Tringford Pumping Station was built in 1817 by renowned canal engineer Thomas Telford and houses three water pumps which supply water to the Grand Union Canal.
The pumps push water from the reservoirs at Tring to the highest point on the canal and without them, the canal would run dry. The pumps, which are used nearly every day, move around 2,393 million litres of water per year– the equivalent amount of water as filling 798,000 Olympic sized swimming pools.
The building, which has been a feature of the canals for nearly 200 years, is undergoing extensive restoration including repairs to damaged brickwork, roofing, gutters and windows, and improved facilities for volunteers and staff using the building.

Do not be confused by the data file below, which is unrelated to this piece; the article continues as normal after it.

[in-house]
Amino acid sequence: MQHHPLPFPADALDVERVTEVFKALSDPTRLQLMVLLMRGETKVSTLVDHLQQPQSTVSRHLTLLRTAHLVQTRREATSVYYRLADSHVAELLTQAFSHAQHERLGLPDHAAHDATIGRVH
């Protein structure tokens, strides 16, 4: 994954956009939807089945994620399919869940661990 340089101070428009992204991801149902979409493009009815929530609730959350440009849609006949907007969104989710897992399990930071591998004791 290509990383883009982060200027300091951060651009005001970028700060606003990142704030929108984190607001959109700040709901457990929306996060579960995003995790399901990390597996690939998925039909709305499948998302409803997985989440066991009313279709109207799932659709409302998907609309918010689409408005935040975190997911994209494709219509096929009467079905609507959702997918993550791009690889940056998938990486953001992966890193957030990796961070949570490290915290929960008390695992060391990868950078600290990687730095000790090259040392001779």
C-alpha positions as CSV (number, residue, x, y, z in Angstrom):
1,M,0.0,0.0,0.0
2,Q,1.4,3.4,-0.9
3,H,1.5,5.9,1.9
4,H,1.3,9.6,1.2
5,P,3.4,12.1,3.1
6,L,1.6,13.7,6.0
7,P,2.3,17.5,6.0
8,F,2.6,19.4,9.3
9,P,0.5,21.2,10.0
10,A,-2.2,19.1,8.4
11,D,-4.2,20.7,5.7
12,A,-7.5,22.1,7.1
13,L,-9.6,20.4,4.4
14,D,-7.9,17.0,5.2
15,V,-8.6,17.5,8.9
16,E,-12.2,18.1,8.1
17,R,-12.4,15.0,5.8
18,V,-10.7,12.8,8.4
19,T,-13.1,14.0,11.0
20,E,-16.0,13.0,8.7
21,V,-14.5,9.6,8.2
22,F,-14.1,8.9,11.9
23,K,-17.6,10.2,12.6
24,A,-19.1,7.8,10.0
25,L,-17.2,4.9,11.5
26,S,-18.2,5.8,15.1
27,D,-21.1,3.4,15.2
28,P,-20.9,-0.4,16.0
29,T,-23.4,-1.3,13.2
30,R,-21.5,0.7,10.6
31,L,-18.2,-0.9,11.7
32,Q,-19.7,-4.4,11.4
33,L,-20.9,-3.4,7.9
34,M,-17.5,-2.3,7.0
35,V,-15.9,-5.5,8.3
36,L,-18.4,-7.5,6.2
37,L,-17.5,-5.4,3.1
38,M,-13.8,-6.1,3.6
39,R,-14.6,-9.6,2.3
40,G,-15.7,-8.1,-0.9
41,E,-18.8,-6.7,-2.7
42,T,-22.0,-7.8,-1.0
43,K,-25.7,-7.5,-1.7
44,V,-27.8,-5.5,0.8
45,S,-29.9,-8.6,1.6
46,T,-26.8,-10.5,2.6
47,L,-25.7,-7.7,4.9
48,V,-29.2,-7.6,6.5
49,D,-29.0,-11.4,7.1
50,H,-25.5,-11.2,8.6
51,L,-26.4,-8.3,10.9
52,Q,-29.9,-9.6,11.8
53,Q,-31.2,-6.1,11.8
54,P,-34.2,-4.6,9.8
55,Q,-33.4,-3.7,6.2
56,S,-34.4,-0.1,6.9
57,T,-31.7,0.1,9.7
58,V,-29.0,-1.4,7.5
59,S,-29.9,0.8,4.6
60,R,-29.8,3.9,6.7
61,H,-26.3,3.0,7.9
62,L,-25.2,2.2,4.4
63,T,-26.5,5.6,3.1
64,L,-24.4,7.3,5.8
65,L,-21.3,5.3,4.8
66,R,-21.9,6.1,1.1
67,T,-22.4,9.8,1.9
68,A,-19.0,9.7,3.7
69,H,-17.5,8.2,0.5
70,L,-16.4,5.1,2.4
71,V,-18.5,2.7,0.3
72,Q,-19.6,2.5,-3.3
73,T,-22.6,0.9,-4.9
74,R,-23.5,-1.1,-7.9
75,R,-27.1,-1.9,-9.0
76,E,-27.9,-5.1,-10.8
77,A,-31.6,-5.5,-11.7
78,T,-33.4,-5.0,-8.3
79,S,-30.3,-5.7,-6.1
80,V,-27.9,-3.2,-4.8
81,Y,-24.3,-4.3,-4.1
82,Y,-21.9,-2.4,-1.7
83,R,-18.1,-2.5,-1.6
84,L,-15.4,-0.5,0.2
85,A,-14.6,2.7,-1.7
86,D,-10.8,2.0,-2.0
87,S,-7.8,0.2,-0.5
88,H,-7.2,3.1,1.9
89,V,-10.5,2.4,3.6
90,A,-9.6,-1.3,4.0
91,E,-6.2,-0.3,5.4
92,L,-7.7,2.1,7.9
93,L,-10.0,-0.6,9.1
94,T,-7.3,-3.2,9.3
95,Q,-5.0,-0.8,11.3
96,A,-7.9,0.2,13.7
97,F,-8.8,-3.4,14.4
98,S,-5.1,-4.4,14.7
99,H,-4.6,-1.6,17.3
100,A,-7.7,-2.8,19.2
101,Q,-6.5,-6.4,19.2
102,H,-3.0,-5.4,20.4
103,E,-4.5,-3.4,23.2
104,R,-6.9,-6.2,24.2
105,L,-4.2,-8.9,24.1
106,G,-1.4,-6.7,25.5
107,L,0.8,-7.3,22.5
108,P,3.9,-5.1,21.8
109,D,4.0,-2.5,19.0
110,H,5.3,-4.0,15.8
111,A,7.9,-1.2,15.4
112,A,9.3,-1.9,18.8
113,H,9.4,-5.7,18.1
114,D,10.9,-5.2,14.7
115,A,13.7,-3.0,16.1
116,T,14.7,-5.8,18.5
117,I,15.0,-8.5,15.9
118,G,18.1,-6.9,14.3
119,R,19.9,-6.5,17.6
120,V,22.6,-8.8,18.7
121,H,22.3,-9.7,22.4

Spencer Green said: "Tringford Pumping Station is home to the ‘beating heart' of the Grand Union Canal. Without its pumps, located 40 foot below the surface and connected to the reservoirs by deep wells and underground tunnels, the canal would run dry.
"The work we're doing will ensure this wonderful building survives and works for many more years to come."
Clara Govier, Head of Charities at People's Postcode Lottery, said: “The pumping station has stood the test of time but now needs some major restoration. I'm delighted that the People's Postcode Lottery were able to help with this restoration and look forward to seeing the building once finished.”
A public open day where members of the public can go inside the building, have a guided tour of the pumps and learn about how they keep the canal topped up with water is planned in March